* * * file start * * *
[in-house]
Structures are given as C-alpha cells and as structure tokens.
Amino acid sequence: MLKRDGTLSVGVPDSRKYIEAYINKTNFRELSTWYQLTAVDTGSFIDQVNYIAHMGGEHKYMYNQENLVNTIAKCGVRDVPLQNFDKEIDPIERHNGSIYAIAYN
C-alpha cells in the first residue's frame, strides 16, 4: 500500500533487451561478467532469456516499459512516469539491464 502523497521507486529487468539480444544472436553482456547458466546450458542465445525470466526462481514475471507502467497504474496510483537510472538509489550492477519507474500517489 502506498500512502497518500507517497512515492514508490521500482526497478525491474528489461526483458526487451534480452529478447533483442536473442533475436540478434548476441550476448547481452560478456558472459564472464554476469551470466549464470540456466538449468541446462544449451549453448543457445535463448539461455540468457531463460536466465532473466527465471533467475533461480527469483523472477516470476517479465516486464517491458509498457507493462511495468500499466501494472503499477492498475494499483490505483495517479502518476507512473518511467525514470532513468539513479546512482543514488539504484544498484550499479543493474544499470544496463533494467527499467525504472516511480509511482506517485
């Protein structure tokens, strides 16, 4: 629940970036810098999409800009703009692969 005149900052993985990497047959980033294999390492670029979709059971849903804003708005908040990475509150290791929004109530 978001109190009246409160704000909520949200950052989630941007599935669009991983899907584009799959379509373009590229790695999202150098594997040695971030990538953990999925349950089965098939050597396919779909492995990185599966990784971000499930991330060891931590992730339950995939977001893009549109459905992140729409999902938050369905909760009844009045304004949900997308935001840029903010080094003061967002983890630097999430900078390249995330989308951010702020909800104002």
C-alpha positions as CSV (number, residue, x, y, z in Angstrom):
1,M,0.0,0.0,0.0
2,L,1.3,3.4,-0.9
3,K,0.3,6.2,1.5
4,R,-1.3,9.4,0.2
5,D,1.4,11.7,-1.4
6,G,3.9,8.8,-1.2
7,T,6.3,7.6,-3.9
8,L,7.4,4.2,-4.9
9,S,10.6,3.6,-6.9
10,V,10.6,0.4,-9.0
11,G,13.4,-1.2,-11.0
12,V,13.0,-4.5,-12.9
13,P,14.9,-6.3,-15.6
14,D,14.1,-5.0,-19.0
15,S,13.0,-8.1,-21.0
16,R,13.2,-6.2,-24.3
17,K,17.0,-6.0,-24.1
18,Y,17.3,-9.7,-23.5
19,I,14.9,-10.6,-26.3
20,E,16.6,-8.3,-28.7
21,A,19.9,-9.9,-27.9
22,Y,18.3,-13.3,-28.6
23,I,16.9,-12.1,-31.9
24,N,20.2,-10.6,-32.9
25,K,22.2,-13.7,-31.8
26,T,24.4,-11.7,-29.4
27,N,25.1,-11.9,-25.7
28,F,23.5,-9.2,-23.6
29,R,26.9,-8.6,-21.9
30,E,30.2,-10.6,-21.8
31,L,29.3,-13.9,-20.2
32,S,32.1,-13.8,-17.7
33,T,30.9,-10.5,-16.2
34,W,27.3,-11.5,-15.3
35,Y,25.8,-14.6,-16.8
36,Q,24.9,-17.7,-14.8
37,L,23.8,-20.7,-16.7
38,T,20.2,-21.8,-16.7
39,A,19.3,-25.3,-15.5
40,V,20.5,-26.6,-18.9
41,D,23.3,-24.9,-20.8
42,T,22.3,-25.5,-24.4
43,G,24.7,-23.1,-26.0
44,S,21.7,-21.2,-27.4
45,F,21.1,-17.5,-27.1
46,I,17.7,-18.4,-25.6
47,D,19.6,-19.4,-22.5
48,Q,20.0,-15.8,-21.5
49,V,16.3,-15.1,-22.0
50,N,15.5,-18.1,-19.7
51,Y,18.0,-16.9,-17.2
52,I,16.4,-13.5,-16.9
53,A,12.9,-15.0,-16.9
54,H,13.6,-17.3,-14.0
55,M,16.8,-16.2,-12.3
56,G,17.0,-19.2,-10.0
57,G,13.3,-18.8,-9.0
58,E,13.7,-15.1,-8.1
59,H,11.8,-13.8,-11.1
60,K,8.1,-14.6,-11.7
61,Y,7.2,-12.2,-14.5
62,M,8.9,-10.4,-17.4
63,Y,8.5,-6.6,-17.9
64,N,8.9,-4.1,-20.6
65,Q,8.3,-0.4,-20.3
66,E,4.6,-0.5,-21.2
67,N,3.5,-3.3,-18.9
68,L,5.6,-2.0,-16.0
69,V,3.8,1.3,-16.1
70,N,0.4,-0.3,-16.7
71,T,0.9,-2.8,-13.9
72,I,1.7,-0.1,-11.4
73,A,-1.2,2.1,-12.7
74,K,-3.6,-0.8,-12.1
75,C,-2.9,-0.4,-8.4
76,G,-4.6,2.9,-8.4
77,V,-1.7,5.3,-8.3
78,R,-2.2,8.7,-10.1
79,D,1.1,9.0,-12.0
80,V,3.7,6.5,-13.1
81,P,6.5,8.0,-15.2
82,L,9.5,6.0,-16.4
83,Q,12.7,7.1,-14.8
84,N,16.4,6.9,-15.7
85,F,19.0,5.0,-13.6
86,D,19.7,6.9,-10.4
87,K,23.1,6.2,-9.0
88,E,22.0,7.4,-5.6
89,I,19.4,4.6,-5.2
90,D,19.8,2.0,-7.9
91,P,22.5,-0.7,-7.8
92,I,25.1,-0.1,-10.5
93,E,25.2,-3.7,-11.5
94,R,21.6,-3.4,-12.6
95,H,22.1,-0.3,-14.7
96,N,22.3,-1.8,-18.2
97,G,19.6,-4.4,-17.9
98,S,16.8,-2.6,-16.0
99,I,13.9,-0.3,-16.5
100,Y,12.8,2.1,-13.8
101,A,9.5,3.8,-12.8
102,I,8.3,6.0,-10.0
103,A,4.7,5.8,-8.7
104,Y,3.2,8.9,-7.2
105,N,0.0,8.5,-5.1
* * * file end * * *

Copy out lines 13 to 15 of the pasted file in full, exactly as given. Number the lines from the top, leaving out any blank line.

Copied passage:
7,T,6.3,7.6,-3.9
8,L,7.4,4.2,-4.9
9,S,10.6,3.6,-6.9